Miyajima is known for its oysters and coming up with interesting new ways to incorporate it into street food is a revered pastime. So Curry Oyster bread is this year’s winner.
Most places in Japan don’t have street food; but there are a few near famous tourist places. These squid balls can be found near Fushimi Inari shrine in Kyoto and, frankly, all throughout Japan.
At these fast food stands you buy a ticket for the meal you want, carry it to the counter and are served up piping hot food in minutes. To see just how fast you can order, see our Ten Seconds in Tokyo video.
One of the many products you can find on sale in markets throughout Japan. These were spotted in Kyoto’s Nishiki Market.
The Odakyu line Romance car from Tokyo to Hakone is memorialized in a souvenir bento box lunch that you can enjoy on your journey.
No, you can’t get a geisha from one of Japan’s famous and ubiquitous vending machines, but the city of Kyoto encourages vendors to make use of their iconic image for some street decoration. This one was in a parking lot.
Yudofu, in Arashiyama, is a beautiful location to enjoy a special tofu meal. You’ll be served a variety of forms of tofu in a set course luncheon selection.
While dining at Endo, one of Kyoto’s well-known tempura restaurants, we were also treated to an exquisitely presented sashimi course.
Lots on offer outside Fushimi Inari Shrine. Not sure exactly what these colorful offerings are, but we think mochi is involved.
In addition to small and cute, the Japanese do “delicate” with incredible flair and panache (think miniaturization!). These candies, each individually wrapped, were on display on tiny individual plates in a storefront in Nihonbashi. Keep in mind that they also change colors and flavors with the seasons and the variety available is almost endless.
We’re not sure if your kids would go for these, but the Japanese must. These lemon cooled cucumbers on a stick were on sale on the street in Arashiyama (western Kyoto) in the summer.
This shop in Kyoto’s Nishiki Market specializes in Miso paste. Shown here are four different varieties as well as “serving suggestions” for how they would look when transformed into miso soup.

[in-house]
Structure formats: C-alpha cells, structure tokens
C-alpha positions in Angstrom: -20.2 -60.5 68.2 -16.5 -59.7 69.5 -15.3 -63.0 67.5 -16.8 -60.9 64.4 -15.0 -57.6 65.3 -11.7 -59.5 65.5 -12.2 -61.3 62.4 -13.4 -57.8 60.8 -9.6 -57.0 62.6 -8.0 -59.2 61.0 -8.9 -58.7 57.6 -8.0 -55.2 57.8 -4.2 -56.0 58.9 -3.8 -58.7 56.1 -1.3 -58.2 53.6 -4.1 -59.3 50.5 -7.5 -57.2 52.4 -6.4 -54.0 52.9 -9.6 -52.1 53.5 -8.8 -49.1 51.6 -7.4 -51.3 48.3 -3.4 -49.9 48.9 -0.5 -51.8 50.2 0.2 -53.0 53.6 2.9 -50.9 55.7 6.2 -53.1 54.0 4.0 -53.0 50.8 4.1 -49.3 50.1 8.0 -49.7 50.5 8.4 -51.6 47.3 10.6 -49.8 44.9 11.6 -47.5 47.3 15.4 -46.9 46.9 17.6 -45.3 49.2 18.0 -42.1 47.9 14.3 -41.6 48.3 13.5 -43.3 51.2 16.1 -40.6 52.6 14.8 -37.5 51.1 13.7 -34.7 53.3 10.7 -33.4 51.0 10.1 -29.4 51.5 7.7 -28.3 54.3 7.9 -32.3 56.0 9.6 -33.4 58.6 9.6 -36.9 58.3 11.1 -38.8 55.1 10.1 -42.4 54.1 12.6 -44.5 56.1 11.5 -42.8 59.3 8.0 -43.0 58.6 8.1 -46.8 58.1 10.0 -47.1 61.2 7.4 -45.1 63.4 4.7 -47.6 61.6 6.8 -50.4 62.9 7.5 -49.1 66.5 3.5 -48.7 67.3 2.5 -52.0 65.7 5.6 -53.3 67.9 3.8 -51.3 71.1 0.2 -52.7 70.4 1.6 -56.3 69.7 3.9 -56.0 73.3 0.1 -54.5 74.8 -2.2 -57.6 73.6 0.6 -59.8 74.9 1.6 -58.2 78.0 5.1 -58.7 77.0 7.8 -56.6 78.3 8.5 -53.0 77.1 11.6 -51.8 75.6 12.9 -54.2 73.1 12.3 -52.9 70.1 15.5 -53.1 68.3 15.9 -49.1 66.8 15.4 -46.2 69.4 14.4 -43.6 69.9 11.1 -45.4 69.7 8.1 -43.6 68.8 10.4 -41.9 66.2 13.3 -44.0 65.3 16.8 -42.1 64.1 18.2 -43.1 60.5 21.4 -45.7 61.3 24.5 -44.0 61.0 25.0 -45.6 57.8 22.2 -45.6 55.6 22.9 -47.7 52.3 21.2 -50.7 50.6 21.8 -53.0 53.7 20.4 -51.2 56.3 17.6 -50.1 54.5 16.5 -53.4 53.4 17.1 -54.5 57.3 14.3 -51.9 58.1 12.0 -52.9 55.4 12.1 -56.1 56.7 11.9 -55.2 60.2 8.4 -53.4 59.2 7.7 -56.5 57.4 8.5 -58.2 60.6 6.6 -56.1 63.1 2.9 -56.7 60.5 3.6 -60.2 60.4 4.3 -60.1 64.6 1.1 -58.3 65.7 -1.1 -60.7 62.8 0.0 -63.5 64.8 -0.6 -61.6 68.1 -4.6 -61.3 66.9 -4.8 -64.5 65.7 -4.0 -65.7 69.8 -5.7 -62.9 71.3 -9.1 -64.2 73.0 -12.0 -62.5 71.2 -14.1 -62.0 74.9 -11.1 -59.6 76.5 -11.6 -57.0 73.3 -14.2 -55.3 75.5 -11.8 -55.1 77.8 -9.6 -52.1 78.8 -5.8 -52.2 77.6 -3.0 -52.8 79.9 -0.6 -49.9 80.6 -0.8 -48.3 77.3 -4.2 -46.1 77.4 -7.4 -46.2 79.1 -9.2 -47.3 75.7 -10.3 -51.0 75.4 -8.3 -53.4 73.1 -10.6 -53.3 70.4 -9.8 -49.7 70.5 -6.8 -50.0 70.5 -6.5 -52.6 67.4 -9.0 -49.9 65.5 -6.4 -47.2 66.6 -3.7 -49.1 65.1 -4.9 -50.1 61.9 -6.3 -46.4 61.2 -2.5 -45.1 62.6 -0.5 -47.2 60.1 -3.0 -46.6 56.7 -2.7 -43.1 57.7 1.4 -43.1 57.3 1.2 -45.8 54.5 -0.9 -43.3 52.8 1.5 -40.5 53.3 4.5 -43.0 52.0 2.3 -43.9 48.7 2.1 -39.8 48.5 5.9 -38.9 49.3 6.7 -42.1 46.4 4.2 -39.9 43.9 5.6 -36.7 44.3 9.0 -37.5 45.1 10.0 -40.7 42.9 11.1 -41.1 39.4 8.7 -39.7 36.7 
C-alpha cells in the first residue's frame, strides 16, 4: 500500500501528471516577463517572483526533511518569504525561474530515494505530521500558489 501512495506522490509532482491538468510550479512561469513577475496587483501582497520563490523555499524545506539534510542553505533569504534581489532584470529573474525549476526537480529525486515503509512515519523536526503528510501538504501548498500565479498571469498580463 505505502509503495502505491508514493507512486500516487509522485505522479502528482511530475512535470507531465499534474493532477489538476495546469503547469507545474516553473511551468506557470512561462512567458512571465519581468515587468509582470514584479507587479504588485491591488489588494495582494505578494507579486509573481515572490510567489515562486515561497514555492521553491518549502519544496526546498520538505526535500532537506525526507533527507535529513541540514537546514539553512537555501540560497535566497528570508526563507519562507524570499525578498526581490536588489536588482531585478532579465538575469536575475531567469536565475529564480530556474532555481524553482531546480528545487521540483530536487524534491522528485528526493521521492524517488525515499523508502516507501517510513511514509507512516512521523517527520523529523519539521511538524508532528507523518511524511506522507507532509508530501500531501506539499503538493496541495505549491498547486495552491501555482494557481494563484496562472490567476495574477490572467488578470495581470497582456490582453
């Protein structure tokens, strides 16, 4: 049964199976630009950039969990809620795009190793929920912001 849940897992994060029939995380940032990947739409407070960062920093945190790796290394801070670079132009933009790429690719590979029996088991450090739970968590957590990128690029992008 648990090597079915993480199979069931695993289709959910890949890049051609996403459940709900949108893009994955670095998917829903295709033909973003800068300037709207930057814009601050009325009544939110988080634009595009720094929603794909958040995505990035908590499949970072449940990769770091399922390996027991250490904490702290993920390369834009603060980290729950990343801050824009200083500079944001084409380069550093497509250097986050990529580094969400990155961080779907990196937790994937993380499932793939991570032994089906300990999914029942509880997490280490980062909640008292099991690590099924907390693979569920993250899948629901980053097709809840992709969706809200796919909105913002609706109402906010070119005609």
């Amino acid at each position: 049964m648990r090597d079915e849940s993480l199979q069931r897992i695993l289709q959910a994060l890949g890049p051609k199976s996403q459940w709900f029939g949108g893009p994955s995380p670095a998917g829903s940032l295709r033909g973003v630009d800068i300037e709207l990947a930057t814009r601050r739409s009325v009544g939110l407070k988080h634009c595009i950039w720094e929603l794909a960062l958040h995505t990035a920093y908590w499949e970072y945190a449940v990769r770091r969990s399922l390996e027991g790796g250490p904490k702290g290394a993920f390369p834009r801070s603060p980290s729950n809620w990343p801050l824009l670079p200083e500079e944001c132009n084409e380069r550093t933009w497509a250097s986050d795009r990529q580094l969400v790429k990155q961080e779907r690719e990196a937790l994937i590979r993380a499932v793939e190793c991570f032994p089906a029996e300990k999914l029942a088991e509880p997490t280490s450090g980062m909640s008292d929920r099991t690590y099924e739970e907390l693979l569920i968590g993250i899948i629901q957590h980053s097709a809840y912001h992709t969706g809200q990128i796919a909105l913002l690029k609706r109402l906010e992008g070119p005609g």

Conveyor belt sushi (kaiten sushi) in Japan is a fast and delicious and usually inexpensive way to get a quick meal. This one, in Shinjuku, used English to make sure to convey the concept as well as the sushi.
These are just so adorable; crackers wrapped like little Japanese, kimono-clad dolls. When you open them, one cracker is sweet and one is salty – the perfect afternoon combination.
The Japanese bring local food as gifts when traveling (the practice is called omiyage), so you will see shops and stands with individually wrapped food throughout Japan. This stand offers some pancake-like cookies in a variety of sizes and box configuration, all beautifully packaged for gift giving.
The picture says it all; we’re just not sure who needs instructions in this vending-machine happy country.
When in doubt about where to eat; head to the nearest department store. They all have multiple restaurants, usually located on one or two floors at the top of the store. This guide to the dining options at the Takashimaya in Kyoto also lets you know which ones have an English menu. You’ll often find restaurant guides like this in popular places (stores,stations).
You can find lots of this in Japan – candies that are so small you can’t figure out if you can even taste them. Even the packaging is tiny. We think the two different color tapes mean two different flavors, but who knows until you try one.
In a little taste of Kyoto, the noren over a restaurant’s door waves gently in the evening breeze.
Many small shops in Japan make their products right in front on you, like this shop that sells sweets.